• Functions in JavaScript that can be used as constructors have a prototype property by default that points to its prototype object. The Person prototype property points to its prototype object—Person.prototype.

The proto property is an accessor property on Object.prototype with a getter (that exposes the value of an object’s internal [[Prototype]]) and setter (allows an object’s [[Prototype]] to be changed) function. Although it is implemented in most modern browsers, the proto property has been deprecated and is not standard for accessing the prototype chain. Current standards provide an equivalent Object.getPrototypeOf() method used to follow the prototype chain or retrieve the [[Prototype]] of an object since ECMAScript 2015.

Prototype Chaining

let ifeoma = {
  name: "Ifeoma",
  job: "Software developer",
  hobby: "Dancing"

In the snippet above, we created a simple object with the literal syntax. What if we want to create more objects with different names, jobs, etc.? There are many ways to achieve this in JavaScript, but we’ll be using a constructor function.

// Constructor function names usually begin with a capital letter
//Define a functional object to hold persons in JavaScript
function Person(name, job, hobby){ = name;
  this.job = job;
  this.hobby = hobby;

//Create instances of Person
let ifeoma = new Person("Ifeoma", "Software developer", "Dancing");

We can create as many instances as we want from the Person constructor by prepending new to the call.

Let’s see how the new operator works.

  • When we put the new operator in front of a function call, the first thing that happens is a brand-new empty object is created.

  • Then, it invokes the function it was called in front of with the specified arguments. Calling a function creates a new execution context with a this keyword defined to it. The value of this here will be pointing to the brand-new empty object created at first.

  • Then, it adds the properties that we defined to the empty object (name, job, hobby).

  • If the function doesn’t return an object, it assumes that it is meant to return the this keyword, and, finally, it assigns the object to the variable (ifeoma).

For example, let’s say we have some methods we want our instances to inherit or have access to. We have to add the methods to the Person prototype property. A constructor’s prototype property is where we define methods and properties that we want to share across all instances.

Person.prototype.getName = function() {
//Call the new method on ifeoma
ifeoma.getName(); // -> "Ifeoma"

Since we want the getName method to be the same for every instance, we are saving memory by keeping it in the prototype property of our constructor function, thereby creating a delegation relationship here for every instance created by Person to the Person.prototype object. This way, it only has to be in memory once, rather than for each instance. This would save you from having to duplicate code, be better for performance and require less memory.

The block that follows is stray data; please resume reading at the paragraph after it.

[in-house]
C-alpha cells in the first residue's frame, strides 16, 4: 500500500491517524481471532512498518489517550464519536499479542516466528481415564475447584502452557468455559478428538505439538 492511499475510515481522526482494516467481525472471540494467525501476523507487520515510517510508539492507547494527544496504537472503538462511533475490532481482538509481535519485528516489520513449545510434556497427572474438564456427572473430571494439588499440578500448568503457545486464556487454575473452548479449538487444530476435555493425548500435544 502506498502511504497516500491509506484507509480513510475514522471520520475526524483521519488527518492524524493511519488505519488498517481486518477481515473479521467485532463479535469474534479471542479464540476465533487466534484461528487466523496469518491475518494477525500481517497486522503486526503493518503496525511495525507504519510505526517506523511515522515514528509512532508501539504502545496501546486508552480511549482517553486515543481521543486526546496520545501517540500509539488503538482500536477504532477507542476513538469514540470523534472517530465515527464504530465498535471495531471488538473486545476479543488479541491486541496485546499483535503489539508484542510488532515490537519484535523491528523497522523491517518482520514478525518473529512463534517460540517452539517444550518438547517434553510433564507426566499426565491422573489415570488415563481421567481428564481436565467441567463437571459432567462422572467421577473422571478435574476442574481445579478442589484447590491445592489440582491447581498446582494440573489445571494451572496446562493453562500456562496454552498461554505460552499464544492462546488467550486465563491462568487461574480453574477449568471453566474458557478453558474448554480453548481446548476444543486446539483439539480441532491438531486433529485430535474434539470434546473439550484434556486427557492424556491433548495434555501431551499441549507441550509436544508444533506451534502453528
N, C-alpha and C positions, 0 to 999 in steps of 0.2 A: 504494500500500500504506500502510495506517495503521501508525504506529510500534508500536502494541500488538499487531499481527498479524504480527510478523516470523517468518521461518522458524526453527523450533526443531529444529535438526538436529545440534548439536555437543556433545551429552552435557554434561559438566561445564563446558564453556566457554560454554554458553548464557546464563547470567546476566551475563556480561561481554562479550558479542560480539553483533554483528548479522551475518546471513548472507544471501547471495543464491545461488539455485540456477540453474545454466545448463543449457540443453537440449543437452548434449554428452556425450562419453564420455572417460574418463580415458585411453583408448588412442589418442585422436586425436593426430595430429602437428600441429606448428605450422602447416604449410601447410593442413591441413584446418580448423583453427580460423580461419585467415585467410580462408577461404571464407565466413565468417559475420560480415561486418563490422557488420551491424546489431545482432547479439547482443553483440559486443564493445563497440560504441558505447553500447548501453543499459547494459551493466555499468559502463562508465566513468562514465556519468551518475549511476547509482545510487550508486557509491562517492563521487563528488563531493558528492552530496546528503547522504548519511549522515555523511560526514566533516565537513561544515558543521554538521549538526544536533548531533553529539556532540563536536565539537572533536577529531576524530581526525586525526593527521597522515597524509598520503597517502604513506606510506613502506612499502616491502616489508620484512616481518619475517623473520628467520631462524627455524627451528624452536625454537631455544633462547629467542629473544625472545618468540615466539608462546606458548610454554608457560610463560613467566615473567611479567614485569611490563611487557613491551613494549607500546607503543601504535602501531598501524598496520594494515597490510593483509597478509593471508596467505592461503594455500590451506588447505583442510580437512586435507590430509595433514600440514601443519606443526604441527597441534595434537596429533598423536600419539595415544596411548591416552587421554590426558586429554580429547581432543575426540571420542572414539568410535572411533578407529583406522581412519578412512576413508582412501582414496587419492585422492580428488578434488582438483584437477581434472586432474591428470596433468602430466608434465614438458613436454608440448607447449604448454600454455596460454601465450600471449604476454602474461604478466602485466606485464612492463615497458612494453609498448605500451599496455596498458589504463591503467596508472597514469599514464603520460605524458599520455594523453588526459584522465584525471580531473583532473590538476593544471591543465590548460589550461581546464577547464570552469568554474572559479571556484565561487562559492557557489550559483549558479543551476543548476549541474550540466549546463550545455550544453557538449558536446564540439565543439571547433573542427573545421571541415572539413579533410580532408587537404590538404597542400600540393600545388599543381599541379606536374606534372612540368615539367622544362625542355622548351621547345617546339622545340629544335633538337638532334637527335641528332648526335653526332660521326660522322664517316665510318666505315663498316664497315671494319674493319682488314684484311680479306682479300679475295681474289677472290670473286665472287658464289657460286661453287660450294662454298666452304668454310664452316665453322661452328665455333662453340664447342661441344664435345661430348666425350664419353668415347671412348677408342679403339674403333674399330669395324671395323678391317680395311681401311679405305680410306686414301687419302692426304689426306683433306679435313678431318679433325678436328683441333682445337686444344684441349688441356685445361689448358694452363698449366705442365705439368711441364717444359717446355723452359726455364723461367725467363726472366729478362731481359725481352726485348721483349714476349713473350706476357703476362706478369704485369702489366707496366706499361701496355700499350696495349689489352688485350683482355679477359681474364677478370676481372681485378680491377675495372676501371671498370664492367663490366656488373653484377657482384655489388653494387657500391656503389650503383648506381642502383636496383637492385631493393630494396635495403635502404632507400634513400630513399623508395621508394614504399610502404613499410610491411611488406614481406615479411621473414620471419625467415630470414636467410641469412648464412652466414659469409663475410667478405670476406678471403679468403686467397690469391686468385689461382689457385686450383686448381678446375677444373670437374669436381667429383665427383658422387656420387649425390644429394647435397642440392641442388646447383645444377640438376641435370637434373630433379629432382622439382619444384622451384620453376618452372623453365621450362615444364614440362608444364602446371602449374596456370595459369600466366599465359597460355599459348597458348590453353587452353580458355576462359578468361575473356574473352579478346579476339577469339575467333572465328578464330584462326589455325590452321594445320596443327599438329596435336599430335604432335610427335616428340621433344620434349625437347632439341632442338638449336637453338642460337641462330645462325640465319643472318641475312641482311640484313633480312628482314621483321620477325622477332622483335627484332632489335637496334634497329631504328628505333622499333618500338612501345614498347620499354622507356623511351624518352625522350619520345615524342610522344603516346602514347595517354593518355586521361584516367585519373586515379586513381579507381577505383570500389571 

Every instance of Person will have access to this getName method. Subsequently, properties or methods added to the Person prototype property can be accessed by all objects sharing the prototype.

When we try to access methods or properties on an object, JavaScript’s default built-in [[GetPrototypeOf]] internal method performs the following:

  • It checks if the property name is available inside the object itself via the [[prototype]] internal slot. If it finds it, the value will be returned.

  • If it cannot find the requested property on the object directly, the operation will move up the prototype chain. The object’s prototype will be searched—which is the prototype property of its parent.

  • Each link in the prototype chain is walked through, one link at a time, until it finds a matching property name. The [[Prototype]] chain is terminated when it gets to the built-in Object.prototype object, which has null as its prototype and serves as the final link in this prototype chain.

  • Undefined will be returned from the operation if no matching property is found.

According to the JavaScript Specification, an object’s prototype chain should have finite length (that is, starting from any object, recursively applying the [[GetPrototypeOf]] internal method to its result should eventually lead to the value null).

This is how the prototype chain works, and it is what makes inheritance possible. It should also be noted that if you have an object that defines a method or a property of the same name as its parent, the [[GetPrototypeOf]] method will return the object’s property.

Class Syntax

The class was added in the ES6 specification that was released in 2015. It is considered a syntactic sugar layered on the current prototype-based inheritance. Apart from simple syntactic changes, a few things work differently in how they behave, but we won’t cover those differences in this post.

Let’s rewrite our Person function using the class syntax.

//You define a class by using the class keyword followed by the class name
class Person{

// add a constructor object with the constructor keyword
//properties that apply to each instance should be defined inside the constructor().
  constructor(name, job, hobby){ = name;
    this.job = job;
    this.hobby = hobby;
  // you can add functions and properties as properties of the class object without the function or prototype keyword

// Now create a new person!
let ifeoma = new Person("Ifeoma", "Software developer", "Dancing")

What happens when you use the class syntax isn’t different from defining a constructor function that follows the prototype-based inheritance system, but using class makes your code much easier to read.


Let’s recap:

  • All objects in JavaScript have a hidden [[Prototype]] property that is either another object or null.

  • JavaScript’s inheritance system, as we have seen, is prototypal because objects can inherit properties from other objects.

  • Adding methods or properties to the prototype of the constructor makes it available in memory only once and not for every instance.

  • When a constructor is called with the new keyword, it creates a new object, and its prototype is set as the prototype of the resulting object.

About the Author

Ifeoma Imoh

Ifeoma Imoh is a software developer and technical writer who is in love with all things JavaScript. Find her on Twitter or YouTube.